Random Fourier series

A theorem by Paley and Wiener says that a Fourier series with random coefficients produces Brownian motion on [0, 2π]. Specifically,

W(t) = \frac{Z_0}{\sqrt{2\pi}}\,t + \frac{2}{\sqrt{\pi}} \sum_{n=1}^\infty \frac{Z_n}{n} \sin\left(\frac{nt}{2}\right)

produces Brownian motion on [0, 2π]. Here the Zs are standard normal (Gaussian) random variables.

Here is a plot of 10 instances of this process.

Plot of 10 random Fourier series

Here’s the Python code that produced the plots.

    import matplotlib.pyplot as plt
    import numpy as np
    def W(t, N):
        z = np.random.normal(0, 1, N)
        s = z[0]*t/(2*np.pi)**0.5
        s += sum(np.sin(0.5*n*t)*z[n]/n for n in range(1, N))*2/np.pi**0.5
        return s
    N = 1000
    t = np.linspace(0, 2*np.pi, 100)
    for _ in range(10):
        plt.plot(t, W(t, N))

Note that you must call the function W(t, N) with a vector t of all the time points you want to see. Each call creates a random Fourier series and samples it at the points given in t. If you were to call W with one time point in each call, each call would be sampling a different Fourier series.

The plots look like Brownian motion. Let’s demonstrate that the axioms for Brownian motion are satisfied. In this post I give three axioms as

  1. W(0) = 0.
  2. For s > t ≥ 0. W(s) – W(t) has distribution N(0, st).
  3. For vust ≥ 0. W(s) – W(t) and W(v) – W(u) are independent.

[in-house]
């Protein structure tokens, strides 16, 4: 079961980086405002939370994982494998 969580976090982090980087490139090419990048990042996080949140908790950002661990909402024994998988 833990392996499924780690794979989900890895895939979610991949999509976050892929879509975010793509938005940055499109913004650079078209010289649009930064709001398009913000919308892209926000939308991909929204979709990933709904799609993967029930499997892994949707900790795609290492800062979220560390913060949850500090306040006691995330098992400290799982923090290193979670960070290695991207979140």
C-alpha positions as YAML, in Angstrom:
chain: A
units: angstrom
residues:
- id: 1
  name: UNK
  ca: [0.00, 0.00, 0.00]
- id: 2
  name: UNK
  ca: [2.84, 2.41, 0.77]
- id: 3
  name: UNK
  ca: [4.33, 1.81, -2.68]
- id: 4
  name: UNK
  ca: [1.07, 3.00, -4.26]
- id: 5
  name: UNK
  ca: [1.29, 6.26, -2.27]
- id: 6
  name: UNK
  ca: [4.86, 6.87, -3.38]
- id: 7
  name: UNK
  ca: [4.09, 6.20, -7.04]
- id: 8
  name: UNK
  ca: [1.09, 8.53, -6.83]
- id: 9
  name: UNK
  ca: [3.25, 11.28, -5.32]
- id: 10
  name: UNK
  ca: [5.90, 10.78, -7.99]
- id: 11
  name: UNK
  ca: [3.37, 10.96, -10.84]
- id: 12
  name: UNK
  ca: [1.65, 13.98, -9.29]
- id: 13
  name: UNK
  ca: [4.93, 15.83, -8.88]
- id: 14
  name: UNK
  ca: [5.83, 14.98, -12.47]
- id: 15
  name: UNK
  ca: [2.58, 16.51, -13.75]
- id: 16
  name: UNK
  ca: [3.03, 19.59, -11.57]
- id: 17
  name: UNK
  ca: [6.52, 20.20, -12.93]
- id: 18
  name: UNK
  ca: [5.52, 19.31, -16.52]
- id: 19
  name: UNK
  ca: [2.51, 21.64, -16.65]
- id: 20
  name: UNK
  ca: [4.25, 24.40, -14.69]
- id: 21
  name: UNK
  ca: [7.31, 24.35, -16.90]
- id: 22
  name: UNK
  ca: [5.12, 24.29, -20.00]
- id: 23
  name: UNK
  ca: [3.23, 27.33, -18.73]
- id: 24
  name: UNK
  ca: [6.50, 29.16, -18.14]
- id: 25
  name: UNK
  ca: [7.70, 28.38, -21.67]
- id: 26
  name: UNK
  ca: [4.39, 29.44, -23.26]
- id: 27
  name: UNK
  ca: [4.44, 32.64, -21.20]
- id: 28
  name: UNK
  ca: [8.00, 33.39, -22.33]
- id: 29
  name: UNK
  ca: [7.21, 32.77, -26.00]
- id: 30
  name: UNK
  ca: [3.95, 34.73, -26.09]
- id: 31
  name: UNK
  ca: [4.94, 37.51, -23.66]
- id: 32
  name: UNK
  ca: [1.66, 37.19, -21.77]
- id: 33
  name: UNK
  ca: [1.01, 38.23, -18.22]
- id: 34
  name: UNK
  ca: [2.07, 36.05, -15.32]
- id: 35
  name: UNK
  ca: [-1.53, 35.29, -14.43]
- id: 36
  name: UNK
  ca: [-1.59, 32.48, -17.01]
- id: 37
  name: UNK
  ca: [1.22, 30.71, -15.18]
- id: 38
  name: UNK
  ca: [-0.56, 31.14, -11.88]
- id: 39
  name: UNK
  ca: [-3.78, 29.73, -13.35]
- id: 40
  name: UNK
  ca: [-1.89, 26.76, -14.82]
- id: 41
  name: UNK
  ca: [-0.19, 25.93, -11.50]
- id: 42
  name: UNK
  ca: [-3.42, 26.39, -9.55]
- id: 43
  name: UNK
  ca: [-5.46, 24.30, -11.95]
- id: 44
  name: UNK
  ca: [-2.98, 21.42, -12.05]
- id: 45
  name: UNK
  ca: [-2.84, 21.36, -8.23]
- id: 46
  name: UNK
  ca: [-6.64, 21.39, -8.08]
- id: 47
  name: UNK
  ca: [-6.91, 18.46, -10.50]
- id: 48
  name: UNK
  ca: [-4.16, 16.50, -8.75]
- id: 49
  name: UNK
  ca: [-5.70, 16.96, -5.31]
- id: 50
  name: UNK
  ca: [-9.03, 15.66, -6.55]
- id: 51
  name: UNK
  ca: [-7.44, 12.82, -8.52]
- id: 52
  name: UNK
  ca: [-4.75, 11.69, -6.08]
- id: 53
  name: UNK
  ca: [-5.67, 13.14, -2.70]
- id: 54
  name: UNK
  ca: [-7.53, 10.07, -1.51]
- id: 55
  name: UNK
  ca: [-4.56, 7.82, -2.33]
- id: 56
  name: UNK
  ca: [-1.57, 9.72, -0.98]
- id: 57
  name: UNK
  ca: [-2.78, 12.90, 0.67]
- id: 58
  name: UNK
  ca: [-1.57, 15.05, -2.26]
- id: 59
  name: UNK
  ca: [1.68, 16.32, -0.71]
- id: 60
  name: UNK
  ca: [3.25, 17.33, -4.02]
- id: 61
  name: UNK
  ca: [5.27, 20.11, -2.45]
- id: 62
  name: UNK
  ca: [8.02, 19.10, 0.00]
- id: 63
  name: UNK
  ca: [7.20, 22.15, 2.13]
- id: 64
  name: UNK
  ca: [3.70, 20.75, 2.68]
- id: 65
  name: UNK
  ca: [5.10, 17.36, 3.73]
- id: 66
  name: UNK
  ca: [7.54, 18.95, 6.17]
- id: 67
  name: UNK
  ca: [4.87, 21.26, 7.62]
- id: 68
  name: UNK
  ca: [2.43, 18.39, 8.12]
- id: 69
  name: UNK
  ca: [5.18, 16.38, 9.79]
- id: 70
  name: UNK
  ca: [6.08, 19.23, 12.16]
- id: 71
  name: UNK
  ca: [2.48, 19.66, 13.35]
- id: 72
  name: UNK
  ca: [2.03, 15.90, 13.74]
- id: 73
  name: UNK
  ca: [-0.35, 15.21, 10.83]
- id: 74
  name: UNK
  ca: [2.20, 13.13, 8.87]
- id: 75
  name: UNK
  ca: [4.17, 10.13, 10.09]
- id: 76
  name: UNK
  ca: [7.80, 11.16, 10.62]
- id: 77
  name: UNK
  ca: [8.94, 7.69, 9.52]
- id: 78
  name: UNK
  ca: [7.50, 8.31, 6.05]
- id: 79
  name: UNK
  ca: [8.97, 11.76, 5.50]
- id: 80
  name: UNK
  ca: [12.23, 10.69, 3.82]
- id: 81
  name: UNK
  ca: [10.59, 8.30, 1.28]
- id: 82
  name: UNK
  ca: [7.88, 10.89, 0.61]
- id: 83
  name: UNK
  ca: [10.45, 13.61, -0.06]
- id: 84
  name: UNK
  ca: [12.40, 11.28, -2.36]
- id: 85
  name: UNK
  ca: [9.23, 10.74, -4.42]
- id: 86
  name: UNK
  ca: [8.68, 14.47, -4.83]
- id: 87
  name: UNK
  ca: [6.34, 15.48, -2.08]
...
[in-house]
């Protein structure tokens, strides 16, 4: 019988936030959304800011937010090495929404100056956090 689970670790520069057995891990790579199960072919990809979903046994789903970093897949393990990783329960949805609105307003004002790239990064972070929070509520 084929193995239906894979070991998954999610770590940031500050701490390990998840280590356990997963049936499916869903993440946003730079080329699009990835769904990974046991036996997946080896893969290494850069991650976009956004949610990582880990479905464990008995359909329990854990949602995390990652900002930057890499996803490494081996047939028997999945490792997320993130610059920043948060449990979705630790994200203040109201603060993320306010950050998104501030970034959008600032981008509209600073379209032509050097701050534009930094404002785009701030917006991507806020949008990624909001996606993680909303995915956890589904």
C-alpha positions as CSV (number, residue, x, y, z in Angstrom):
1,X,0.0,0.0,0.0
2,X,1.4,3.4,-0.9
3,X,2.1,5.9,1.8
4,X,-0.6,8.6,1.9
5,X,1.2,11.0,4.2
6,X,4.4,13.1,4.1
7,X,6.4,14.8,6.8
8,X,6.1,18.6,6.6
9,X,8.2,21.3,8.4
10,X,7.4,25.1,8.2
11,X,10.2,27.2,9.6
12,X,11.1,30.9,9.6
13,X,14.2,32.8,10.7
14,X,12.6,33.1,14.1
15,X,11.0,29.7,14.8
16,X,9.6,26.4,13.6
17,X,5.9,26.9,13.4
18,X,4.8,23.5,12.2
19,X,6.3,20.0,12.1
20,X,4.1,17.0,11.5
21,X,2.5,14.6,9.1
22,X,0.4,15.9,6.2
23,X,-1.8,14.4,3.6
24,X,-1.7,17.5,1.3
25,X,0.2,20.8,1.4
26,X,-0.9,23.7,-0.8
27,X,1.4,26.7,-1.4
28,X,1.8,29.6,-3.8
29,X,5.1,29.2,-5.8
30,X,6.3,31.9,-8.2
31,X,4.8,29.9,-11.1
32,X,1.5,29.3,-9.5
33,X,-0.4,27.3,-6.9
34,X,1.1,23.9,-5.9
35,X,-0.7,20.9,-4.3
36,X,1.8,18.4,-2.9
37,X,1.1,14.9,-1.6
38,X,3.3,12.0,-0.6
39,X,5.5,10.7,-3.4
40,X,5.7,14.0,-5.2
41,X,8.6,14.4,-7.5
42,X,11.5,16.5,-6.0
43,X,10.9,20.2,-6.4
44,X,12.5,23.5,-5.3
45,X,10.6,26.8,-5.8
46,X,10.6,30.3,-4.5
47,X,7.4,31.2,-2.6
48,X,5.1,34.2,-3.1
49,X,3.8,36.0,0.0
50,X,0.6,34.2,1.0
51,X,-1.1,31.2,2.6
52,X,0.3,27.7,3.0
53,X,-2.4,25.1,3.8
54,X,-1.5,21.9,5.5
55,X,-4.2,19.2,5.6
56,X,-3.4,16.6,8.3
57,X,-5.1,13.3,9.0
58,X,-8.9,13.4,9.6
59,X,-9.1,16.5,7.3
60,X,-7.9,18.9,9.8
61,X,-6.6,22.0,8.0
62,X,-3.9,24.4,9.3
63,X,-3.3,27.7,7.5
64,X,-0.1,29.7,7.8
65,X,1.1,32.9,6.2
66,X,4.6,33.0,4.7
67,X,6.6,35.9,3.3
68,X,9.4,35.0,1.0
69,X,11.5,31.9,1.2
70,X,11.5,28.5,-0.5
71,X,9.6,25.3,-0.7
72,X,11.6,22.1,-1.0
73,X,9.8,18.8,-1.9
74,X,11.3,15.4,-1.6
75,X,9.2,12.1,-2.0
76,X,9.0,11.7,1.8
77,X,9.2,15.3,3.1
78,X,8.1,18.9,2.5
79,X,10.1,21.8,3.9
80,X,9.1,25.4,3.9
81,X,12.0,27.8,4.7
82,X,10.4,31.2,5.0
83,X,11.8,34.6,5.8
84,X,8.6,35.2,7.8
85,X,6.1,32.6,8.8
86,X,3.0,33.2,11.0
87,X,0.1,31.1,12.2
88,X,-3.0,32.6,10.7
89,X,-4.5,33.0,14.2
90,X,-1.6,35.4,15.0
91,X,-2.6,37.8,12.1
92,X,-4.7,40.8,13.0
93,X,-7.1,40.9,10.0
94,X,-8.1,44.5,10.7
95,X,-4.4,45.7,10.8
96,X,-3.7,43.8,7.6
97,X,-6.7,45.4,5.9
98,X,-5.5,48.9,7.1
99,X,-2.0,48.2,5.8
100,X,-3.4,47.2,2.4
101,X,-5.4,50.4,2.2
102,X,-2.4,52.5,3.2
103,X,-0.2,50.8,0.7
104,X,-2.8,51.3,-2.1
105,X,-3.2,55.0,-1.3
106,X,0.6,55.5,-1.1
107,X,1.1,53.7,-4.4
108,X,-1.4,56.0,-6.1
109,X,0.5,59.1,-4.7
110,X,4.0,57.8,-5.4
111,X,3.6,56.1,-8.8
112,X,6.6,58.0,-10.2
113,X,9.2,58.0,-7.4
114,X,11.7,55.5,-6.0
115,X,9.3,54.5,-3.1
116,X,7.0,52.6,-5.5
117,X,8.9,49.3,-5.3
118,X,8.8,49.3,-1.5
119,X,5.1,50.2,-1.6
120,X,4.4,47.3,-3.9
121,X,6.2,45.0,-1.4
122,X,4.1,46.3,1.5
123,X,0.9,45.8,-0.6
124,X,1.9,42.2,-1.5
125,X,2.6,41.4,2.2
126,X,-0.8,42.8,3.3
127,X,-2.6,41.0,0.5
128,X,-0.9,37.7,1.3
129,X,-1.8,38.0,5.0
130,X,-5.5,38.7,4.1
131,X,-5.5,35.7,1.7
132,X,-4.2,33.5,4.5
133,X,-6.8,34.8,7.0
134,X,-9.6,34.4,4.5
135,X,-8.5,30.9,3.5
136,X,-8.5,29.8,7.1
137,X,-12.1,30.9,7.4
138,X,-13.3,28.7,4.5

The first axiom is obviously satisfied.

To demonstrate the second axiom, let t = 0.3 and s = 0.5, just to pick two arbitrary points. We expect that if we sample W(s) – W(t) a large number of times, the mean of the samples will be near 0 and the sample variance will be around 0.2. Also, we expect the samples should have a normal distribution, and so a quantile-quantile plot would be nearly a straight 45° line.

To demonstrate the third axiom, let u = 1 and v = √7, two arbitrary points in [0, 2π] larger than the first two points we picked. The correlation between our samples from W(s) – W(t) and our samples from W(v) – W(u) should be small.

First we generate our samples.

    N = 1000
    diff1 = np.zeros(N)
    diff2 = np.zeros(N)
    x = [0.3, 0.5, 1, 7**0.5]
    for n in range(N):
        w = W(x)
        diff1[n] = w[1] - w[0]
        diff2[n] = w[3] - w[2]

Now we test axiom 2.

    from statsmodels.api import qqplot
    from scipy.stats import norm

    print(f"diff1 mean = {diff1.mean()}, var = {diff1.var()}.")
    qqplot(diff1, norm(0, 0.2**0.5), line='45')

When I ran this the mean was 0.0094 and the variance was 0.2017.

Here’s the  Q-Q plot:

quantile-quantile plot to test normal distribution

And we finish by calculating the correlation between diff1 and diff2. This was 0.0226.

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One thought on “Random Fourier series

  1. Hi Johan,
    A slight change of the code to make it runable:
    x = [0.3, 0.5, 1, 7**0.5] => x = np.array([0.3, 0.5, 1, 7**0.5])
    w = W(x) => w = W(x, N)


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